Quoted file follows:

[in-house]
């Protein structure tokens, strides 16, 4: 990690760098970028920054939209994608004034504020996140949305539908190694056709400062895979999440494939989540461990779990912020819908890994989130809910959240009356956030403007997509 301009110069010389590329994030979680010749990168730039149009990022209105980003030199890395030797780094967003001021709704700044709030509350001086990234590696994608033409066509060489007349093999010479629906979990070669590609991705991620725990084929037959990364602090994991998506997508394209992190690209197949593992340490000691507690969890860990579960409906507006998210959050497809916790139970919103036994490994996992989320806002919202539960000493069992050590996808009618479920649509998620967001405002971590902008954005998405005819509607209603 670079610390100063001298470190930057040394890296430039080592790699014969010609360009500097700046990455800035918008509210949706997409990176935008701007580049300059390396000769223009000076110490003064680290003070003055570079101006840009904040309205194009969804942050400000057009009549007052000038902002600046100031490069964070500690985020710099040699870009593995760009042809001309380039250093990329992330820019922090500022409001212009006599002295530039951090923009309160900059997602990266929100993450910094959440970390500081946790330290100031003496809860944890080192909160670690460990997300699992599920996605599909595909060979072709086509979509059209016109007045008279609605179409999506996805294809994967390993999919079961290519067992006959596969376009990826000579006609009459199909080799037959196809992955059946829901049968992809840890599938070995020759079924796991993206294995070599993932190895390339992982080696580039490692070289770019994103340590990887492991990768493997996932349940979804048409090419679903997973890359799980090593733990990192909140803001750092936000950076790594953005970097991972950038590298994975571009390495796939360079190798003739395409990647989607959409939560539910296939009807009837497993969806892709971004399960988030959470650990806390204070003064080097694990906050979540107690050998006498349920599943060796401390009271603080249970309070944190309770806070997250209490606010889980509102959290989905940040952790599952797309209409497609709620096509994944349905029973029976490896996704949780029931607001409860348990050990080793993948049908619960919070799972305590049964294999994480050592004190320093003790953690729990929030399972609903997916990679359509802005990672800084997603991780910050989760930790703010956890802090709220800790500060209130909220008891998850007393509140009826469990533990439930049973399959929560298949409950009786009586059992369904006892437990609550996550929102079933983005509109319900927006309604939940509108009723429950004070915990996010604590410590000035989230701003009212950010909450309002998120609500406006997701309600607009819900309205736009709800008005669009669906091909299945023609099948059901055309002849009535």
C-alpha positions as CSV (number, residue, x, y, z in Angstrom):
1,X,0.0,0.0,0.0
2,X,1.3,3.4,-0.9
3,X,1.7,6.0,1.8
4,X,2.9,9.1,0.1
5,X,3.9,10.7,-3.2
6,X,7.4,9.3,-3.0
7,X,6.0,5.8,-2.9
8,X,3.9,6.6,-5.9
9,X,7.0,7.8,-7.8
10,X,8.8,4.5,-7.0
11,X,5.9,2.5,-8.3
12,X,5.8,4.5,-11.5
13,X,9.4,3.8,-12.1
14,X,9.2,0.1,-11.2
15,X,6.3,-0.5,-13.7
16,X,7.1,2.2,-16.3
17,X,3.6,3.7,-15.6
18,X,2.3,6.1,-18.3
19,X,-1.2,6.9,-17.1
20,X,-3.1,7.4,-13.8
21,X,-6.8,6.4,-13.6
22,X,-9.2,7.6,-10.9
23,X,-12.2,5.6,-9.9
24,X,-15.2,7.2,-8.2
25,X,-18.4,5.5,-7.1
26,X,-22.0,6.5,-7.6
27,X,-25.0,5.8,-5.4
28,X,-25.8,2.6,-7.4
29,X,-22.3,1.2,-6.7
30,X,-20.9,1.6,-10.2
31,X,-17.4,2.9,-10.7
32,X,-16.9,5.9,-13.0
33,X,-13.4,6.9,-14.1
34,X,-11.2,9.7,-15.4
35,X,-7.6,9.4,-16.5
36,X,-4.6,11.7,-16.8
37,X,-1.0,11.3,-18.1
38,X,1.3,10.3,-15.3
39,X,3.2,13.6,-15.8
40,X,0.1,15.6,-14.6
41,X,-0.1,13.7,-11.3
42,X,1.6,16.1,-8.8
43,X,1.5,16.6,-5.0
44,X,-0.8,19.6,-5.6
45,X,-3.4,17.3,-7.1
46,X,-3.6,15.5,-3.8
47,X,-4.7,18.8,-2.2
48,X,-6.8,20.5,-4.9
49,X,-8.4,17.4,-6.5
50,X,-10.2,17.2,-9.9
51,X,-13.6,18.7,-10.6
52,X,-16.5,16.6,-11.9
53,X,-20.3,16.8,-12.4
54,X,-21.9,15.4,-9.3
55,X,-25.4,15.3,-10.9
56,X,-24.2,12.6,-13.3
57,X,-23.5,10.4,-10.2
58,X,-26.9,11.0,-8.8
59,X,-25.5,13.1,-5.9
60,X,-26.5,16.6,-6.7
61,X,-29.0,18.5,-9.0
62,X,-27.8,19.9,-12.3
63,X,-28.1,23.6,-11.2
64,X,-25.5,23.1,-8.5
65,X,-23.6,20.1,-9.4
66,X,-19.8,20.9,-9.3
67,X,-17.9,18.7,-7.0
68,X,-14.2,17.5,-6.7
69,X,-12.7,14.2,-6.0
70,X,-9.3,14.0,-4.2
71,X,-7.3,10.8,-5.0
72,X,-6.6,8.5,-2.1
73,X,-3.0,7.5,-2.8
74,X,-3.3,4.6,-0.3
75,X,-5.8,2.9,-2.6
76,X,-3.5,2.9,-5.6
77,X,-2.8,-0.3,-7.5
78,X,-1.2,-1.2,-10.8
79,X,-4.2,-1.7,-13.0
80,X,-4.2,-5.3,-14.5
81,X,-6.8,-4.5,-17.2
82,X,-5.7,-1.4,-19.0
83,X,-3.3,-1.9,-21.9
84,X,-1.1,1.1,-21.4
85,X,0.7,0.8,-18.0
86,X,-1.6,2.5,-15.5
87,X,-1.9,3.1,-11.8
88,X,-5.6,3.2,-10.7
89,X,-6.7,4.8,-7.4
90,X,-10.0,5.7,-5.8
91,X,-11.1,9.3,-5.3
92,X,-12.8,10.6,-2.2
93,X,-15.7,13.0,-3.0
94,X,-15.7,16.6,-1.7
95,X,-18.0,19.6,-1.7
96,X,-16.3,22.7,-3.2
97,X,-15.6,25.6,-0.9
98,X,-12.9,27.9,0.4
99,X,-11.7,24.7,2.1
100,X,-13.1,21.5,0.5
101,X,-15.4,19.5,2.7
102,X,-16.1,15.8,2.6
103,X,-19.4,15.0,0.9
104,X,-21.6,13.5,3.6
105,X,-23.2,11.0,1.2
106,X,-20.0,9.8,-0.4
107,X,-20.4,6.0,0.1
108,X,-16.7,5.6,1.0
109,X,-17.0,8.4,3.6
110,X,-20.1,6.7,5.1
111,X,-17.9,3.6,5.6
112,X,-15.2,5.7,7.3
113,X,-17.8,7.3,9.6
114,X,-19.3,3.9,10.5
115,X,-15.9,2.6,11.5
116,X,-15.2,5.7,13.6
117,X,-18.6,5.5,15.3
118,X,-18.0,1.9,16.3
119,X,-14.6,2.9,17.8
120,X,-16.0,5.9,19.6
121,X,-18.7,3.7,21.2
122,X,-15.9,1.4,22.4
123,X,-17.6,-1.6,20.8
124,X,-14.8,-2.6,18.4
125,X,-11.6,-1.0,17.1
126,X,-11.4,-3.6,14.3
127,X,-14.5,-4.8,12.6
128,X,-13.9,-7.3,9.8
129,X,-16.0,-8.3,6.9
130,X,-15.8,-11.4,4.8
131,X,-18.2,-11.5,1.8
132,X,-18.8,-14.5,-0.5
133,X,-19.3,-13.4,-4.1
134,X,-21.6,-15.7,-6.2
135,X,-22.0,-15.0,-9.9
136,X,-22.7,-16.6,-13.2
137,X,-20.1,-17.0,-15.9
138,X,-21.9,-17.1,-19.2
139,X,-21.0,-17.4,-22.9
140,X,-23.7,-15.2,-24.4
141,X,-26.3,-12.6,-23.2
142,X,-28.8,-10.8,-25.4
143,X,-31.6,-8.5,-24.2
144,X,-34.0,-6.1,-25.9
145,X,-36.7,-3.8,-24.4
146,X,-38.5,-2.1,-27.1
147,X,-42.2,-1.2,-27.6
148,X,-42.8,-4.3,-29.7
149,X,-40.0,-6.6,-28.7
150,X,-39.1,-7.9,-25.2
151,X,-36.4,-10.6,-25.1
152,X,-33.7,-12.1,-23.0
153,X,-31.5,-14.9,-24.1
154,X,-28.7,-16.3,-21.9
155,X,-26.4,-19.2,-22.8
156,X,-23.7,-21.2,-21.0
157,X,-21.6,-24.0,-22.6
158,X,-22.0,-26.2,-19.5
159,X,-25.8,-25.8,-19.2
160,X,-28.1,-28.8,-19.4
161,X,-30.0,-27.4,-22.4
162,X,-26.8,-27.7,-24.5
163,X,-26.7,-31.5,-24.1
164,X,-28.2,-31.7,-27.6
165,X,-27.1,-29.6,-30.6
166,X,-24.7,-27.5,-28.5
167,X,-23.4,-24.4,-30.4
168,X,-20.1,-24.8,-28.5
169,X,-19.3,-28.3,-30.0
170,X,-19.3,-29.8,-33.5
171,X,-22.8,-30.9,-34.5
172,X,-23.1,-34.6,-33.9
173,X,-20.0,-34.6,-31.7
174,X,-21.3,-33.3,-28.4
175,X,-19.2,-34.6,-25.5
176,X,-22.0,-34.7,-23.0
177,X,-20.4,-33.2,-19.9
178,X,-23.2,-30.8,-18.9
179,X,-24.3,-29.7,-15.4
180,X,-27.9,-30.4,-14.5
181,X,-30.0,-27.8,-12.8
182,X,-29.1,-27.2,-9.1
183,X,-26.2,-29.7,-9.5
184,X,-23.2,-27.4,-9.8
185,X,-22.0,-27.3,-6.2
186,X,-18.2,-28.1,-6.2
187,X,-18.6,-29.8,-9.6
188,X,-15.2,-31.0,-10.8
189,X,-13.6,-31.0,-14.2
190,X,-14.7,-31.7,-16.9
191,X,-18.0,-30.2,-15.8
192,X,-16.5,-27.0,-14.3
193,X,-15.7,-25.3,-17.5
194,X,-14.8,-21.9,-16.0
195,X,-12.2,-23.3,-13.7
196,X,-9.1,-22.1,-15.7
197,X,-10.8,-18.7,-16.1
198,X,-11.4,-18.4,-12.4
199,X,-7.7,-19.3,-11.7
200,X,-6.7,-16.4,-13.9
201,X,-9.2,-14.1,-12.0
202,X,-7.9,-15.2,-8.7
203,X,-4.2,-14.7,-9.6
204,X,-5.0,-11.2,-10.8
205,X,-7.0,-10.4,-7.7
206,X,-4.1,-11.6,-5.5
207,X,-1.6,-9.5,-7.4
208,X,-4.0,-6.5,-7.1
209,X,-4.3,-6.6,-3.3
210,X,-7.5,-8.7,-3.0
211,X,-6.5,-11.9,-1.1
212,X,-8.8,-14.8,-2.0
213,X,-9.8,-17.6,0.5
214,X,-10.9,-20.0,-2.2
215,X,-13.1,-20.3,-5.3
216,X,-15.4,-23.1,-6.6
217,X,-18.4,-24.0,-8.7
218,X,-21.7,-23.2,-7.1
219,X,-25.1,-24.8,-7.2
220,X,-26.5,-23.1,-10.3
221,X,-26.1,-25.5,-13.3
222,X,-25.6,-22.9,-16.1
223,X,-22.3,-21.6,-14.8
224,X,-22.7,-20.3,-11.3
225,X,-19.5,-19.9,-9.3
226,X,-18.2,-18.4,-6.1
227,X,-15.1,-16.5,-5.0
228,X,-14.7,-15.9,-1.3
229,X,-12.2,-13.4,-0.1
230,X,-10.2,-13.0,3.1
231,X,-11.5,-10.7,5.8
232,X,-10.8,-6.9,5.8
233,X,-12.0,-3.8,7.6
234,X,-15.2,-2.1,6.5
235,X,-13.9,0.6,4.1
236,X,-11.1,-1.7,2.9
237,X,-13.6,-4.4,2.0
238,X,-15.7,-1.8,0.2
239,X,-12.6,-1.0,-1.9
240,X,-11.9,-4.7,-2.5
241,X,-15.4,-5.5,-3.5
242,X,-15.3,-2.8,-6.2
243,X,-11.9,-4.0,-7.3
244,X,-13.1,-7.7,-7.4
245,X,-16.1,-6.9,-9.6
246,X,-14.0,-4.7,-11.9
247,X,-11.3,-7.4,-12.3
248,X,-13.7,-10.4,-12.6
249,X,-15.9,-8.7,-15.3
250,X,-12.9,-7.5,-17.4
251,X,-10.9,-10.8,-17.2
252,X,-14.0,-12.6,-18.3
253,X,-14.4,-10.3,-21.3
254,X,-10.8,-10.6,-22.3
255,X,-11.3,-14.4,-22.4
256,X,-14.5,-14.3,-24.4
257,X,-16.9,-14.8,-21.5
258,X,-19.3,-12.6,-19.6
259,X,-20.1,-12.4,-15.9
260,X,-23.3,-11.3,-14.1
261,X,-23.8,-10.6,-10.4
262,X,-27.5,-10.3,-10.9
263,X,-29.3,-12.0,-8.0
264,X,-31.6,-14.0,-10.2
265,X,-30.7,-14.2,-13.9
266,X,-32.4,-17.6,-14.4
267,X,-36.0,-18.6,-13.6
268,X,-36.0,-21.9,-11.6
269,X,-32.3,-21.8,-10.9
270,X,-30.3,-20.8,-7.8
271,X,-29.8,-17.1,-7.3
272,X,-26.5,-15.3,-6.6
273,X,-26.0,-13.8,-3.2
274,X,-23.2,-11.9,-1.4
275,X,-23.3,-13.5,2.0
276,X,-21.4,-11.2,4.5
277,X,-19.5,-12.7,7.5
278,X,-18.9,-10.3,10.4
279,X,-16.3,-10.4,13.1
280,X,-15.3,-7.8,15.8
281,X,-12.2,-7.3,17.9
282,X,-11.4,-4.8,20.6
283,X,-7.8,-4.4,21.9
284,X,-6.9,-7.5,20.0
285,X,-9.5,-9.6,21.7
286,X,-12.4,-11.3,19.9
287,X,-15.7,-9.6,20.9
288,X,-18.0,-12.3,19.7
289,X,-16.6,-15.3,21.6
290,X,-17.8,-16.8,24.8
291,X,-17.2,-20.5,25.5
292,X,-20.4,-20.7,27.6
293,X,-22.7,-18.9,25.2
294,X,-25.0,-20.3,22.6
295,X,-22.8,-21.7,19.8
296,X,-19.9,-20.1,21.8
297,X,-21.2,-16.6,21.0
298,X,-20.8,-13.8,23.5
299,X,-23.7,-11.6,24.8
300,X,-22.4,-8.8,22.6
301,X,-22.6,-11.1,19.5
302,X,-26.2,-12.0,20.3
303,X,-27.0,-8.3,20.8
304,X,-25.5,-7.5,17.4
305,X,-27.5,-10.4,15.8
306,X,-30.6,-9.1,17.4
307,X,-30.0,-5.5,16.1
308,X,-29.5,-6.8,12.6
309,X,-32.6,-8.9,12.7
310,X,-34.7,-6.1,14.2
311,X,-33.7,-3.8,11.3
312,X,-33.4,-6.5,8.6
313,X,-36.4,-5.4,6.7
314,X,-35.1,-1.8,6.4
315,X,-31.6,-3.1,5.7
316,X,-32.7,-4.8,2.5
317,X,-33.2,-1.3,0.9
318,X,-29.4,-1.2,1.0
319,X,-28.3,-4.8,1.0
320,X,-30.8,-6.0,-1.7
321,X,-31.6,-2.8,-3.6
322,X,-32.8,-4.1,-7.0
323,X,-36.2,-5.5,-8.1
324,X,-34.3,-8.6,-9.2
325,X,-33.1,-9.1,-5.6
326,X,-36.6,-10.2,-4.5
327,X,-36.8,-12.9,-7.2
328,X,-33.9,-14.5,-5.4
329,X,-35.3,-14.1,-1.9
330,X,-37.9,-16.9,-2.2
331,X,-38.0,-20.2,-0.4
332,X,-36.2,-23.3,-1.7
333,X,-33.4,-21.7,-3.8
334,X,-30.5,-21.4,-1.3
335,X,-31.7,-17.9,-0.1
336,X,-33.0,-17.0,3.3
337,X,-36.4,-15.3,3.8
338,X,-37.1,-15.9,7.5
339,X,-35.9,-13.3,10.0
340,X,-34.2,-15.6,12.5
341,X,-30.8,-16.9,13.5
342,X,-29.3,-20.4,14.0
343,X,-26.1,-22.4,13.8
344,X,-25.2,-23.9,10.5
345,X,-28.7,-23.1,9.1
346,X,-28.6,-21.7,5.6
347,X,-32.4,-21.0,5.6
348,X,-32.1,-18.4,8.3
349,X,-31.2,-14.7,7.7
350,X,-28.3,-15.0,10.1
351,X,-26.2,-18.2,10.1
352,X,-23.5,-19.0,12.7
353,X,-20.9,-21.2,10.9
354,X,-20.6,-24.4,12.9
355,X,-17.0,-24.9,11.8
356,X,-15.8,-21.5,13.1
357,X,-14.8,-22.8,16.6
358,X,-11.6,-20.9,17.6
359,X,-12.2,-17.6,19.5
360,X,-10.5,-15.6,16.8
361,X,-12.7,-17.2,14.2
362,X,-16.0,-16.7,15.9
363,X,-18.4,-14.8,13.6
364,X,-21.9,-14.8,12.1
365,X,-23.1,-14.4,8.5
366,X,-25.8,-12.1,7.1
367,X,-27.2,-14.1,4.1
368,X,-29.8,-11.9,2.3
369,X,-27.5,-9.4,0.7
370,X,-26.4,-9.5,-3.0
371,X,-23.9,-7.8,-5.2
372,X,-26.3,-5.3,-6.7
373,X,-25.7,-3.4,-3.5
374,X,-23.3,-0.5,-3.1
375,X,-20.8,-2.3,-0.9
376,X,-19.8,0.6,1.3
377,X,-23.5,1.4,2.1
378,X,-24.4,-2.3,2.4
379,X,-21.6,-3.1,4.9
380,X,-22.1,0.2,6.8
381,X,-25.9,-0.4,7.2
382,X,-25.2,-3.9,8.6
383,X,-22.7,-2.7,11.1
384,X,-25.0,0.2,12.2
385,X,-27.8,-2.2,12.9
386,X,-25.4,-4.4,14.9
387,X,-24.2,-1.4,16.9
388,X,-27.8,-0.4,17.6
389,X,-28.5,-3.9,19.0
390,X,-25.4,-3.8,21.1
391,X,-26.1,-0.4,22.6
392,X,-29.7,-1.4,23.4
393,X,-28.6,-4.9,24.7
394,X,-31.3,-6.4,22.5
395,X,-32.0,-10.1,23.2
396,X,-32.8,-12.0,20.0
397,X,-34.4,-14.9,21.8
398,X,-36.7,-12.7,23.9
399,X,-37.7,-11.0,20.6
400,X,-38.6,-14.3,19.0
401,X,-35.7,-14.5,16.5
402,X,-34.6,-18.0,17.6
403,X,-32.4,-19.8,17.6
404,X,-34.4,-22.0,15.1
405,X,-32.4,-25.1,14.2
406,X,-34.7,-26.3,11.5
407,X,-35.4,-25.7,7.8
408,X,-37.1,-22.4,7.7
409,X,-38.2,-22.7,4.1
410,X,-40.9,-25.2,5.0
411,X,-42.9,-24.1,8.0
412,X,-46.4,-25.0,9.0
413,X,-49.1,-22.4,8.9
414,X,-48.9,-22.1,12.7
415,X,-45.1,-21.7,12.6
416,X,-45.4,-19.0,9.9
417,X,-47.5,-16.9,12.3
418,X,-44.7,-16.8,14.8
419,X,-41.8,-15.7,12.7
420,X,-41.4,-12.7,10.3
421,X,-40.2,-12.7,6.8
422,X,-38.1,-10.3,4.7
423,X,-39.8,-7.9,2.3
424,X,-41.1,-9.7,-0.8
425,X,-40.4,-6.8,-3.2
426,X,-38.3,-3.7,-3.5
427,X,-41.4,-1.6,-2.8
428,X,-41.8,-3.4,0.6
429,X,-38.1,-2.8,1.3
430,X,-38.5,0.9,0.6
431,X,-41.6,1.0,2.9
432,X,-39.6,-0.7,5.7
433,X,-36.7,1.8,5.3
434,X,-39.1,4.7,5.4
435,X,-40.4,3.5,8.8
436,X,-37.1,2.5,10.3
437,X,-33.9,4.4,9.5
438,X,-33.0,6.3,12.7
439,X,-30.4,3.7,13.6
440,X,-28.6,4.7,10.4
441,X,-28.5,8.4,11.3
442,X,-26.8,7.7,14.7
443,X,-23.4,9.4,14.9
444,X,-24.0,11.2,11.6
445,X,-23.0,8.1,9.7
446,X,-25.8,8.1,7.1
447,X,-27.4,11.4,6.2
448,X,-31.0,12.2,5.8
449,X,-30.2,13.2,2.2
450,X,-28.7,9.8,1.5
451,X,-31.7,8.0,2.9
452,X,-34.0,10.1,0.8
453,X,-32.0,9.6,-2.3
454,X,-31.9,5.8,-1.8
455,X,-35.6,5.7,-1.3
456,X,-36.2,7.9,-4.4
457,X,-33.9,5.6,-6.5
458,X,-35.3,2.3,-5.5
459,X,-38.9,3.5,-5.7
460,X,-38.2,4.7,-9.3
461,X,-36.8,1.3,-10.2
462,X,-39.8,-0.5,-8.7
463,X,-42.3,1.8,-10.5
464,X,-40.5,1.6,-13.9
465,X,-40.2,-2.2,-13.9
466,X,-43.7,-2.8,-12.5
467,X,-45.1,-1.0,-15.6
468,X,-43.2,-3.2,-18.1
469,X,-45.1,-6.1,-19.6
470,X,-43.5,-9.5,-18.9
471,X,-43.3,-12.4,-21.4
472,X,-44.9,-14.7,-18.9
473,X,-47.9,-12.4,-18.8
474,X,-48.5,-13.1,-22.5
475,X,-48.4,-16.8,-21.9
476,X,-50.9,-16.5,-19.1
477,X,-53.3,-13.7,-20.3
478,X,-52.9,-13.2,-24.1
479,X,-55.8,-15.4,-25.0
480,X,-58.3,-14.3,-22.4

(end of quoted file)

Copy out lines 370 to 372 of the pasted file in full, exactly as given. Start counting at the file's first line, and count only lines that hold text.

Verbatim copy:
367,X,-27.2,-14.1,4.1
368,X,-29.8,-11.9,2.3
369,X,-27.5,-9.4,0.7